Sunday, October 12, 2008

Dr Paul Ruiz of Education Trust .org

Last Tuesday I attended a presentation on the Achievement Gap presented by Dr. Paul Ruiz of the at the Cedarbrook Center (WAMU conference center).

Dr Ruiz had lots of statistics to present but little in the way of concrete solutions that I think will produce significant results in the large arena of public education. In the recent years in Washington State the NAEP 8th grade Math test shows an increasing math achievment gap for both Black and Hispanic students. [Terry Bergeson and Seattle can take a bow for this one as the national trend is the opposite].

What I heard was more rigor and raise the bar to get success.
Get these goals in place and then the leadership and the curricula will follow.
More money for teachers to raise the quality of teaching in schools with high poverty.

My view is as long as we continue down the ill fated road of school reform where process trumps content and inquiry and exploration trumps knowledge, I see little to be optomistic about. I do agree that salaries may increase the teaching force's competence but given the absurd professional development direction and really poor curricular choices in math I see the leadership vacuum as an even bigger problem.

Dr Ruiz said that smart superintendents and smart principals will make this improvement happen if these higher goals are put in place.

He emphasized the necessity for better 9th grade performance but said little about k-8 preparation. (Amazing how increased rigor will solve everything).

I pointed out that nothing that he said was bringing about improvement in Seattle. In Seattle Math the district refuses to acknowledge reality.

I mentioned Project Follow Through and the Everyday Math professional development.
The fact that Seattle adopted Everday Math despite a preponderance of negative data.
The results in Seattle from Spring 2007 to Spring 2008 WASL results pretty much confirm that EDM was a terrible choice. Raising the bar at grade 9 is ill advised when k-4 is a total disaster. You need to fix k-4 first.

I got a nice round of applause from the audience.

Dr Ruiz's presentation was not about curriculum so the line on appropriate curricula was not pursued.

What is the matter with this picture?
We are going to discuss the achievement gap but not talk about curricula.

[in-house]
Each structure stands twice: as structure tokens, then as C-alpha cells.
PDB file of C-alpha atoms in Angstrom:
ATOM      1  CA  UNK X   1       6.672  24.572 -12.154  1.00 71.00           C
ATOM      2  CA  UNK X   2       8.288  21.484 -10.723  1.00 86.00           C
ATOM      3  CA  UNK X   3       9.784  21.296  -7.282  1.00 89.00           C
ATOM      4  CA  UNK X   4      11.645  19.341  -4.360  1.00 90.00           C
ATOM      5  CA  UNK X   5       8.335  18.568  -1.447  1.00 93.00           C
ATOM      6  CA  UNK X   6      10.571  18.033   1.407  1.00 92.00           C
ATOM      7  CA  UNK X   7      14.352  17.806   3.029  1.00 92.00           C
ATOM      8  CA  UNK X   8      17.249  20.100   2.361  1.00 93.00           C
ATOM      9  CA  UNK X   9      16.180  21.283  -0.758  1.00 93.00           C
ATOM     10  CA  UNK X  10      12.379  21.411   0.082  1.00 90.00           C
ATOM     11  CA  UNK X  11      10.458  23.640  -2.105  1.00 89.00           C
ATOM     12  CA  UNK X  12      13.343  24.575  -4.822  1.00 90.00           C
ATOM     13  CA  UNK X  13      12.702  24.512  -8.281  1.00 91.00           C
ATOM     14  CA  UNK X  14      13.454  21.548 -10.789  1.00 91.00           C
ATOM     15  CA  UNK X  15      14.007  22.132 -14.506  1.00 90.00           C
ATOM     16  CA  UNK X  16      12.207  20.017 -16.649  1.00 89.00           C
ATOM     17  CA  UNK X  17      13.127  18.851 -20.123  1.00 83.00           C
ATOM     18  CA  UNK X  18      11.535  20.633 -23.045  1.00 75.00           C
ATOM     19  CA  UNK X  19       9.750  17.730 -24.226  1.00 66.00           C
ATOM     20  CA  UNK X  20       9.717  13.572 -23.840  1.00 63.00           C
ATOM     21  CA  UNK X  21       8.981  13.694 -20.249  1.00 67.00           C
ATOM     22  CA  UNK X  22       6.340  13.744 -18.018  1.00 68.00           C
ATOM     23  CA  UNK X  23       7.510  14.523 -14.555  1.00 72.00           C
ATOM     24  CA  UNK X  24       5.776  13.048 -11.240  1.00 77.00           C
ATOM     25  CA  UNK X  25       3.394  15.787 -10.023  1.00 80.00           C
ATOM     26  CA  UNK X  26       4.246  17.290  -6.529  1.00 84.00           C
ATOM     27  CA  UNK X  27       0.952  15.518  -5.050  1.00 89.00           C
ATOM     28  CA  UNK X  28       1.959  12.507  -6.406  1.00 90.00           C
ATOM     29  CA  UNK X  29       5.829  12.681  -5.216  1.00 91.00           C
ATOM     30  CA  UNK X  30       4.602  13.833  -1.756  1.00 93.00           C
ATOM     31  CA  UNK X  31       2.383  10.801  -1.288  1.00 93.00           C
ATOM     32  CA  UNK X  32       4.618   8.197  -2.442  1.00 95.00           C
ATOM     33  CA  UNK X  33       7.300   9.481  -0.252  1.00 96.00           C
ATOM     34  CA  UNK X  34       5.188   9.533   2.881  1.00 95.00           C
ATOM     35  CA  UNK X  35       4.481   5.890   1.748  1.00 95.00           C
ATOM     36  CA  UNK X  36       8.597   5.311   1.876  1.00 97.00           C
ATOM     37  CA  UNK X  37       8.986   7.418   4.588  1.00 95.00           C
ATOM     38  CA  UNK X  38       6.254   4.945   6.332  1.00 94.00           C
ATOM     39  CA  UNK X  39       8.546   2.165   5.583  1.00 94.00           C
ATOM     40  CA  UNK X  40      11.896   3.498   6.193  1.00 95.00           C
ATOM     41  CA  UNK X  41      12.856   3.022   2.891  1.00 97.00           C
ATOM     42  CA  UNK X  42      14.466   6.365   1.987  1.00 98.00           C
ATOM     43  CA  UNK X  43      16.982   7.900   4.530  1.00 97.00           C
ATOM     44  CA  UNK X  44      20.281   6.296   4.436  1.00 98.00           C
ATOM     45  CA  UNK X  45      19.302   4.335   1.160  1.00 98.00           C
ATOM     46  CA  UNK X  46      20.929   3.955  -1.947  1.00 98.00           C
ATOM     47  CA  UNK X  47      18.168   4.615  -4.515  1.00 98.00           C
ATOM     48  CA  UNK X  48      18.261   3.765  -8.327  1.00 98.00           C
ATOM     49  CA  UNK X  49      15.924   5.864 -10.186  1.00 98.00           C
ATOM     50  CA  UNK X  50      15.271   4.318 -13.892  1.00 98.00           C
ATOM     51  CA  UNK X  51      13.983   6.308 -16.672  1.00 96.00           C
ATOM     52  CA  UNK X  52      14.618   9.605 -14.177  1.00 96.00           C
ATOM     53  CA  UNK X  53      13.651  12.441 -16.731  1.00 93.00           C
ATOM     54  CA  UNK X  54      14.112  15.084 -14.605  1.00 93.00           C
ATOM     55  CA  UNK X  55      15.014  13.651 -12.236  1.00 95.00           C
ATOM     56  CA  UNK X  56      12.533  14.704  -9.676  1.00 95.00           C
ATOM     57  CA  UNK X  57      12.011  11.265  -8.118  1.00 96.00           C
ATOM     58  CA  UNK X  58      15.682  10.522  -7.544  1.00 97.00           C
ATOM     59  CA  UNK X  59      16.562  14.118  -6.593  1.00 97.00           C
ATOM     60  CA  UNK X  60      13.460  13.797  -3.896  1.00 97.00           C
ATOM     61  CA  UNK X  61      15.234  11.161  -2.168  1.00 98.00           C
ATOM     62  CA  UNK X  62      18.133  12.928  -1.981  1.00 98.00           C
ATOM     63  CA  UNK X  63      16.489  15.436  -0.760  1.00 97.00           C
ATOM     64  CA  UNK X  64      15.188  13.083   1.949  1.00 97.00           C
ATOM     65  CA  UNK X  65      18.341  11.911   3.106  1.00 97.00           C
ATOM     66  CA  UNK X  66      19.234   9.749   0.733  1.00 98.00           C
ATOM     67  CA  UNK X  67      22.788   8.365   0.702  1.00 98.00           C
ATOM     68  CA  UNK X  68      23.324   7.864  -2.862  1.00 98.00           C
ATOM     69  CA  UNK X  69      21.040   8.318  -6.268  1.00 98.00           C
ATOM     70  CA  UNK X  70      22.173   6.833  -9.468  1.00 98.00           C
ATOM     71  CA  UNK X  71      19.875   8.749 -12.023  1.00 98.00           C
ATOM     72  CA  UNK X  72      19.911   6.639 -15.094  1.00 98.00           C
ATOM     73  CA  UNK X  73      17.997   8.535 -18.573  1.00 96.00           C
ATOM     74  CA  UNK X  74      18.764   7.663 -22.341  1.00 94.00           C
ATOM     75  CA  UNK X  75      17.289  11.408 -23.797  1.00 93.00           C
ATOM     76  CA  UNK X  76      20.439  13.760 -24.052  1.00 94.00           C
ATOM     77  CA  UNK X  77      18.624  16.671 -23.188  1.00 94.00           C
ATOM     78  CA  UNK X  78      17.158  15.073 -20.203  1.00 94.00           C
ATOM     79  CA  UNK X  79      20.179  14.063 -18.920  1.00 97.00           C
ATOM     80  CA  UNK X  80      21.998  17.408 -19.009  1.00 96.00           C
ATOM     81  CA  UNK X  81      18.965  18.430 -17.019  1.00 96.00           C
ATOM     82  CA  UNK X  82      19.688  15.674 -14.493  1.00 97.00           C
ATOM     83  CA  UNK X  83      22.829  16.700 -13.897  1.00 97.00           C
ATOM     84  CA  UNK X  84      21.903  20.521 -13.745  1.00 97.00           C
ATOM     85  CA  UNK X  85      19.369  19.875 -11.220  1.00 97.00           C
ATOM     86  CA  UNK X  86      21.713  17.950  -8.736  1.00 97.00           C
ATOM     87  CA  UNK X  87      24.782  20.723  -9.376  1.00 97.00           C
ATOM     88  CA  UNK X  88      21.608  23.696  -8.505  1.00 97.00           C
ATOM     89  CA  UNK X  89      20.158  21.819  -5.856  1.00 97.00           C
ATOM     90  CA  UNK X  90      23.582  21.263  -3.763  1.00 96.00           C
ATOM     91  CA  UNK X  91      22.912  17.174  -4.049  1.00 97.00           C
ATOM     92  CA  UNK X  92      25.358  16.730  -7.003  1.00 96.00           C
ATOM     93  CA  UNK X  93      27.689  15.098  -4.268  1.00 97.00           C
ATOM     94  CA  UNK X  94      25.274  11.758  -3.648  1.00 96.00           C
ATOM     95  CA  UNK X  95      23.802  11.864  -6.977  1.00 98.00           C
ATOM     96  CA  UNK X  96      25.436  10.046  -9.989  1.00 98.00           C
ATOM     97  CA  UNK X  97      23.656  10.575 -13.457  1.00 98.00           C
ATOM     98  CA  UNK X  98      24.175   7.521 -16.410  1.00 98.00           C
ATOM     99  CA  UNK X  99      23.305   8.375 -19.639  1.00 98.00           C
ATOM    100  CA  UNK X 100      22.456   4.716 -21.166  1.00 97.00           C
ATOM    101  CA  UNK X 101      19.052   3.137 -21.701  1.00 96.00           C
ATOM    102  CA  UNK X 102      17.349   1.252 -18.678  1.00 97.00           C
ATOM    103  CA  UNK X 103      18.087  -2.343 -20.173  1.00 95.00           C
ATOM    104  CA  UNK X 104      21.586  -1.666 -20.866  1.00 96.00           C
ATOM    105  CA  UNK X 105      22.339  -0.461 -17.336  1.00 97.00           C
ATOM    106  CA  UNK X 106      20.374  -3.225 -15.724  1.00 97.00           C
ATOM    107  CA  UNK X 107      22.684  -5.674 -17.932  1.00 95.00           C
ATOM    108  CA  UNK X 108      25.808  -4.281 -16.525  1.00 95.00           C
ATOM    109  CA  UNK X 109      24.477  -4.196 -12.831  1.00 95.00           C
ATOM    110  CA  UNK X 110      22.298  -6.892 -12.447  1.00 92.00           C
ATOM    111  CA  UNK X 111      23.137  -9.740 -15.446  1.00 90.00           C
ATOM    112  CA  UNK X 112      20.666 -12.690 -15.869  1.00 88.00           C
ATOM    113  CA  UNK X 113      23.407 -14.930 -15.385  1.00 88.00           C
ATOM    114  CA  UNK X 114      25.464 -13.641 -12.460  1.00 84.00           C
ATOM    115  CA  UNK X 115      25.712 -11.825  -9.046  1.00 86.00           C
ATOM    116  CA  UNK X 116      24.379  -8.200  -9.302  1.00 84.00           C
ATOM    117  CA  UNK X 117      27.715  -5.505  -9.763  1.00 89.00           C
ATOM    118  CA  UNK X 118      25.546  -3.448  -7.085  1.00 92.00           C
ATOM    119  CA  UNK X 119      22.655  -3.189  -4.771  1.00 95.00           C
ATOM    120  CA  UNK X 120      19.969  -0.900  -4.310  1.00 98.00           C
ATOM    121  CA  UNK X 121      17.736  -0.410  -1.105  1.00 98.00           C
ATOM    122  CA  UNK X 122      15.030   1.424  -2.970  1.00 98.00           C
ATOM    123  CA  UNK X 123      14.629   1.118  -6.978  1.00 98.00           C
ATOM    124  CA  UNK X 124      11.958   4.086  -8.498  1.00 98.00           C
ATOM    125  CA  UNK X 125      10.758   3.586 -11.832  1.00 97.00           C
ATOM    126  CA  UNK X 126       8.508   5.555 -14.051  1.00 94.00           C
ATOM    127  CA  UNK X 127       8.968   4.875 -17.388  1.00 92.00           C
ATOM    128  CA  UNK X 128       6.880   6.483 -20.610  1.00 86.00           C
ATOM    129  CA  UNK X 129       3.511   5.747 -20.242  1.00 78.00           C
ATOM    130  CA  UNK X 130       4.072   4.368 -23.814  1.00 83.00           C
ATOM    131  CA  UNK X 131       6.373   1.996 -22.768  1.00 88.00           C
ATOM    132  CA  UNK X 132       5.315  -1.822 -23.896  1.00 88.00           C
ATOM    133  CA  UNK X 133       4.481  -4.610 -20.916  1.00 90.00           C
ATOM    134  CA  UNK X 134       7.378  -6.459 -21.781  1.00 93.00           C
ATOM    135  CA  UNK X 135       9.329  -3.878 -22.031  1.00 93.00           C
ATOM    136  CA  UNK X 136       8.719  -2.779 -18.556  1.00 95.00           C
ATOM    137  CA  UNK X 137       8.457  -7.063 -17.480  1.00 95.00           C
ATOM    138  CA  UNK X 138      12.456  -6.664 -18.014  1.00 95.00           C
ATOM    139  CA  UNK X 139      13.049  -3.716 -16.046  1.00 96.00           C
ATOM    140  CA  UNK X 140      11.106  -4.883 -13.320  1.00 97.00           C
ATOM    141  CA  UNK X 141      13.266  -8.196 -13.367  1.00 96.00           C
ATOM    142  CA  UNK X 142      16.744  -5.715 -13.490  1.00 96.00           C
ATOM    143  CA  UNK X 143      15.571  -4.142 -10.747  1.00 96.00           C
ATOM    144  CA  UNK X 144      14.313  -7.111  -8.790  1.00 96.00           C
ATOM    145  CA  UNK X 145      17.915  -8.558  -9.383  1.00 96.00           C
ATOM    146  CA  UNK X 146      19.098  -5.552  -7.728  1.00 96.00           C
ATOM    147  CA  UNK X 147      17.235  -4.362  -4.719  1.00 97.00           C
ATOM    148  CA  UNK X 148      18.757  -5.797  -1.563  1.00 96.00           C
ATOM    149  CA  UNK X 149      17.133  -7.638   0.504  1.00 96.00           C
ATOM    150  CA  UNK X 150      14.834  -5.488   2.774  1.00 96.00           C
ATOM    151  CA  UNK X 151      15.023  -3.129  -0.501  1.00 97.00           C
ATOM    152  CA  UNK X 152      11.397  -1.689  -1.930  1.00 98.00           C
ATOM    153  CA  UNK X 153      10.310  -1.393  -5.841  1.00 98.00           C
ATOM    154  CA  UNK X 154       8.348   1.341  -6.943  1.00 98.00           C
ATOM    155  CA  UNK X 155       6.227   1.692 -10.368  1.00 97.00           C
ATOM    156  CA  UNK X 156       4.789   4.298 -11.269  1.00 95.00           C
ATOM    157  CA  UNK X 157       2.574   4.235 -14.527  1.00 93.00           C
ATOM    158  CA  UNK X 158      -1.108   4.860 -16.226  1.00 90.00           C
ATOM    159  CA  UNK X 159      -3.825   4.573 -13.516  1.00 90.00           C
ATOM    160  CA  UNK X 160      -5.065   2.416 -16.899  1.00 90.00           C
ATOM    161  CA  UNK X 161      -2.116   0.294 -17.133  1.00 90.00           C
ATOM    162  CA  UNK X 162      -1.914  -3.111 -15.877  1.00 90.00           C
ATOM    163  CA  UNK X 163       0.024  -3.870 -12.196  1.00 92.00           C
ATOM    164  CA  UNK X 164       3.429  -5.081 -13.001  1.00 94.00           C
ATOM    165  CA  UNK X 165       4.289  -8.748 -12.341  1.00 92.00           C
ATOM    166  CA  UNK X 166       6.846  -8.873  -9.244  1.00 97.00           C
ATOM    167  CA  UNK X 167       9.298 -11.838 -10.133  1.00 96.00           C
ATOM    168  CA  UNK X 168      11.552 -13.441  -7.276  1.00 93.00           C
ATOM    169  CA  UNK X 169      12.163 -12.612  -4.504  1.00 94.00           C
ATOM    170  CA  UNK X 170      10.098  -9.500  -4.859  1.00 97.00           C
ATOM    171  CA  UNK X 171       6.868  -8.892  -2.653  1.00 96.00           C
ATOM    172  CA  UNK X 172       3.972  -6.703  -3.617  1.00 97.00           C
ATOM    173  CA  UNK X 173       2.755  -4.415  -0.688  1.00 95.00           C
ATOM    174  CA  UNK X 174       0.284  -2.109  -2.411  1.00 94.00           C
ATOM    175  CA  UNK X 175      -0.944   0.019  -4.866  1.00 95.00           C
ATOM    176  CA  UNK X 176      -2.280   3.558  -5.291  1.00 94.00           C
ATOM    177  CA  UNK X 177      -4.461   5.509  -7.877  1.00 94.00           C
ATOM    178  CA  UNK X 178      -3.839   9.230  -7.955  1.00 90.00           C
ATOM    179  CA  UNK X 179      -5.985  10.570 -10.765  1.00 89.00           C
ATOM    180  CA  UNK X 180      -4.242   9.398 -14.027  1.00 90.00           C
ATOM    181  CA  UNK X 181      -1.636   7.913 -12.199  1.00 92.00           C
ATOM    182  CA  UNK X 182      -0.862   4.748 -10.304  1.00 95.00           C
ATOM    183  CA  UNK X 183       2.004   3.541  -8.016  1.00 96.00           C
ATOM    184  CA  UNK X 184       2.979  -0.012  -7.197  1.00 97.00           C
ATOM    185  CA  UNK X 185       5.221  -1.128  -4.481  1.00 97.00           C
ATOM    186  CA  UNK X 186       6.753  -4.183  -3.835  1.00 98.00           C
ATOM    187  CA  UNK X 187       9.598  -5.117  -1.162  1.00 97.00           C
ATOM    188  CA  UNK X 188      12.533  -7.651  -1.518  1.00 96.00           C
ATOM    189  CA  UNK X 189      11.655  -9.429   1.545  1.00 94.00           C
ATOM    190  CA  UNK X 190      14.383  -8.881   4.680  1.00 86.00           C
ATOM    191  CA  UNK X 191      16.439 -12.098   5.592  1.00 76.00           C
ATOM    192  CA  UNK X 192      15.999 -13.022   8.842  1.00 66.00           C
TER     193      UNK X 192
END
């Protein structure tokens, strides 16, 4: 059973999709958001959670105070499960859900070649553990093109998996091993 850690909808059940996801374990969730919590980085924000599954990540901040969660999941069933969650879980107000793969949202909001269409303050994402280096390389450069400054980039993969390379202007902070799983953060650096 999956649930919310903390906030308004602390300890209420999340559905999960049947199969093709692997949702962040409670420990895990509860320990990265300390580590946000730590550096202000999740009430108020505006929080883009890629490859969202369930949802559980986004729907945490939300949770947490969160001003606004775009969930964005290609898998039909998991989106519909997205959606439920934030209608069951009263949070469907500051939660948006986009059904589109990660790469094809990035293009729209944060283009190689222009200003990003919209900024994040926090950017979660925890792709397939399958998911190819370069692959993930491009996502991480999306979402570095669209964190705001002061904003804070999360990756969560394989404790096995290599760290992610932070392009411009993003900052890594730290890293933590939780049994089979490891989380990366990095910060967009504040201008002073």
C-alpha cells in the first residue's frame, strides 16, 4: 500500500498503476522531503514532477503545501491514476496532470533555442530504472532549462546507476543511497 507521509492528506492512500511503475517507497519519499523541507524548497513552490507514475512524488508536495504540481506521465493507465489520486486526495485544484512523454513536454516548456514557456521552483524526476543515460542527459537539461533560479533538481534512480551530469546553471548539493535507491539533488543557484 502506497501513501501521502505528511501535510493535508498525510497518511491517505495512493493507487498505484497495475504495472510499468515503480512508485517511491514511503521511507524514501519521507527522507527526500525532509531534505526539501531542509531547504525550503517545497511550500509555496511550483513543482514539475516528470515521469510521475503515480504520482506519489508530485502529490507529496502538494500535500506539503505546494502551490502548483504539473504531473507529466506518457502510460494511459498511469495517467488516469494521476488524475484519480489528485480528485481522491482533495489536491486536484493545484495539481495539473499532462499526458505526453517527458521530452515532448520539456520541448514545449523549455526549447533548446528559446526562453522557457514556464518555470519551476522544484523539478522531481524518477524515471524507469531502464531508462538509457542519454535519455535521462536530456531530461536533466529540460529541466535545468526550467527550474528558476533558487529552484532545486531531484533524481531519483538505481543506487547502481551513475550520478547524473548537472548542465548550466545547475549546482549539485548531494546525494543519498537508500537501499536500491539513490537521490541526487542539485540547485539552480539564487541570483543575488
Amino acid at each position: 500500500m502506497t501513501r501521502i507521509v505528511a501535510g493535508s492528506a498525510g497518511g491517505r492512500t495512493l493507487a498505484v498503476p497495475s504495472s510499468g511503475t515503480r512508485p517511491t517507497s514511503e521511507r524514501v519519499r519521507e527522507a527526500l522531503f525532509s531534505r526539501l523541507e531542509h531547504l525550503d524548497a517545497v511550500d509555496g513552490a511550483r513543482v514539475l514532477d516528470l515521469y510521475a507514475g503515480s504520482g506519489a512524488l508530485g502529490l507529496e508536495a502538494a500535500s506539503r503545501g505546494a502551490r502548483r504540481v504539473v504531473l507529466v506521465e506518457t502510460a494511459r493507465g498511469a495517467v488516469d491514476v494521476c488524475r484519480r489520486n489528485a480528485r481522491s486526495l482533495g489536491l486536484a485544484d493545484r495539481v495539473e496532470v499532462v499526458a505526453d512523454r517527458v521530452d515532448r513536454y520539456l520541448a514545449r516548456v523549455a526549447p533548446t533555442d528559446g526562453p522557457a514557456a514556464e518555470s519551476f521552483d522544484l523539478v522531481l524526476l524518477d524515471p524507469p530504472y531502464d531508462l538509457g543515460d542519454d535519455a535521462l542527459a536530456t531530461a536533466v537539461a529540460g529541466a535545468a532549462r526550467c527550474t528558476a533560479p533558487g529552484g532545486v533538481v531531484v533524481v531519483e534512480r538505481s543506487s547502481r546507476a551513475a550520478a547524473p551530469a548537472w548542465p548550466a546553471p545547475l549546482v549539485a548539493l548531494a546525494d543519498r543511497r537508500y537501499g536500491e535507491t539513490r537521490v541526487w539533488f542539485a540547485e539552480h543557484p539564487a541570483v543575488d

I guess we are not really interested in real solutions but rather just talking.

It is a lot more convenient to just raise the bar than actually have a plan to successfully educate children.

More Government, more centalized control, better alignment, how has that worked out for WA state education over the last decade?
Even the WASL which is more a public relations instrument than a test reveals we are going nowhere in math.

Look at the creation of the Segmented Math curriculum by OSPI (to educate students who failed the grade 10 math WASL) .... check the dollars in the PAS program and the results ... little wonder the legislature ended this boondoggle.

In regard to reading, WASL scores showed great improvement but from 2000-2005 the IOWA tests showed a flat line at grades 6 and 9. It must be harder to create a fake math test than a fake reading test.

Project Follow Through results clearly show the superiority of direct instruction over the cognitive curricula that feature inquiry and exploration but the College schools of education are allowed to live in an alternate universe.

Check Project Pro here:

and Project Follow Through here:


tanyaa said...

WASHINGTON – According to a report released today by The Education Trust, low-income students, Hispanic students and African-American students in the 50 largest school districts in Texas are less likely to be assigned to fully certified teachers, less likely to be assigned to experienced teachers, and less likely to attend a school with a stable teaching force than are other students educated in those very same districts.

"These children often enter school behind and need strong teachers to help them catch up. But too many school districts do exactly the opposite of what fairness and common sense would suggest," said Kati Haycock, President of The Education Trust. "Not only does this pattern of teacher assignment undercut the life chances of hundreds of thousands of young Texans, but it also undercuts the future of the state as a whole."
Internet Marketing

dan dempsey said...


The biggest problem I have with Ed Trust is that it will take more than just better teachers which are certainly needed. It will take more than raising the bar and greater rigor. In math and many other areas the curricular materials are terrible. This needs to be addressed but is continually avoided.